Owen Jones says: "As a socialist, I am compelled to have an optimistic view of humanity, to believe we are not all motivated by greed, selfishness or hate." I have problems with this.
First, the way Owen puts this, it looks like wishful thinking; his view of an objective fact (human nature) is motivated by political beliefs. This is surely irrational.Human nature is what it is, whether you're a socialist or not.
My bigger gripe, though, is that I'm not sure such idealism is necessary for socialism at all.
Put it this way. Owen is surely right to say that the Holocaust - and I'd add much else in history - shows the "almost infinite malleability of humanity": we are capable of great evil and great good.
The question, therefore, for socialists and everyone else is: through what mechanisms and institutions is behaviour shaped? Could socialistic institutions generate more good behaviour and less bad than capitalistic ones? There are (at least) three reasons to think so:
1. We know from the orthodox economics of crime and from Ben Friedman's historical research that people who are fearful, poor and insecure tend to behave worse than those who are not. This suggests that egalitarian institutions should reduce crime and violence, and perhaps intolerance generally.
2. Hierarchical companies have (built-in?) adverse selection mechanisms; their leaders are selected to be irrational, narcissists or psychopaths. And market forces might not select against companies run by such people.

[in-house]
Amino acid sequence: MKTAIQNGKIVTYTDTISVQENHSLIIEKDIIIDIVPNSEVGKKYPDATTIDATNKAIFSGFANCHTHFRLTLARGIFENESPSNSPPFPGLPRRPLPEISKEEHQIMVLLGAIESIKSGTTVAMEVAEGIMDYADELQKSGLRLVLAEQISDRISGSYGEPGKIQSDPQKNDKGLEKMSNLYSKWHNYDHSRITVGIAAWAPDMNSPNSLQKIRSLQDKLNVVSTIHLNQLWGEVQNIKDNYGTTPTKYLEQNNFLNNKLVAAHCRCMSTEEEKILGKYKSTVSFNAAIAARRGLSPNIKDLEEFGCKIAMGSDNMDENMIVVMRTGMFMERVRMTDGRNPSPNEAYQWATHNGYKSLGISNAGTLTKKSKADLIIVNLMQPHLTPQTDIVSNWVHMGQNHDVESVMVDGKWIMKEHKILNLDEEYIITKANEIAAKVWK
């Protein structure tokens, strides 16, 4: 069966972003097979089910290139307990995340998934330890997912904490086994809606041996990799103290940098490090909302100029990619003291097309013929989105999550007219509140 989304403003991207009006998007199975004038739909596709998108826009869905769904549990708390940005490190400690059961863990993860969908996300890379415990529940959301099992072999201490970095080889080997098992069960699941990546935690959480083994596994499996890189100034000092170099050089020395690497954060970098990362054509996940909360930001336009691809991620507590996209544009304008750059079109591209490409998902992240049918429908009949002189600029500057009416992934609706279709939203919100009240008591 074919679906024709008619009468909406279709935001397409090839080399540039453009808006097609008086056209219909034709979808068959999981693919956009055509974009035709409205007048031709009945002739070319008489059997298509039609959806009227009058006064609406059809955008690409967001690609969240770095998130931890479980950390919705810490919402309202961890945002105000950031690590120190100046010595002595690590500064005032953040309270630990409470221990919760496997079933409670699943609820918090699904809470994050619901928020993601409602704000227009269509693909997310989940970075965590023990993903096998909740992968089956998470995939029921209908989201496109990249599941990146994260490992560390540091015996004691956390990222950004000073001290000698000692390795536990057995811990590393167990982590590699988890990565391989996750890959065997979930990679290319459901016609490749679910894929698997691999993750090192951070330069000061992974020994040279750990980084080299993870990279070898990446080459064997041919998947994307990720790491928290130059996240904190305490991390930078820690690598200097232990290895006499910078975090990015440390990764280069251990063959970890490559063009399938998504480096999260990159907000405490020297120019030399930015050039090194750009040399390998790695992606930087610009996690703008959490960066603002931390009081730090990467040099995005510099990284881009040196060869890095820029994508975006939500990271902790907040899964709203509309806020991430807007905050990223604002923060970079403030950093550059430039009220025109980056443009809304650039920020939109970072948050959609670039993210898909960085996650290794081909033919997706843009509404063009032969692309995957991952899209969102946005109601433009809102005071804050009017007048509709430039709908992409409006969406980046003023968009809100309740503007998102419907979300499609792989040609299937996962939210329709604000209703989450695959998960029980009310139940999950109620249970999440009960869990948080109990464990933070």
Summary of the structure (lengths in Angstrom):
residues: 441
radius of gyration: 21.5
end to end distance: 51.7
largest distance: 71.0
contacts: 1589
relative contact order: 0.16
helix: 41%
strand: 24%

Of course, the problem here is not capitalism but any hierarchy: Stalin's USSR and Fred Goodwin's RBS both demonstrate my point. It is for this reason that socialism must be non-hierarchical.
3.There's reasonable evidence that worker-managed firms are at least (pdf) as efficient as similar (pdf) capitalistic ones, perhaps because peer pressure helps boost productivity. This suggests that egalitarian institutions can restrain our selfish impulses to be lazy whilst others do the work.
In these respects, socialism - which is not the same as statism, mad libertarians please note - has the edge.
The big open question, however, concerns the role of markets. You could interpret these as a fantastic mechanism for converting selfish impulses into social benefits, as Smith did when he said "it is not from the benevolence of the butcher, the brewer, or the baker that we expect our dinner, but from their regard to their own interest."
My point here is not to cheer for socialism, or to make sweeping generalizations. Instead, it is merely to suggest that socialism - for me anyway! - is not about hippy-dippy all-you-need-is love idealism, nor about emoting about "unfair" capitalism. Instead, it is question about the interplay of institutions and behaviour.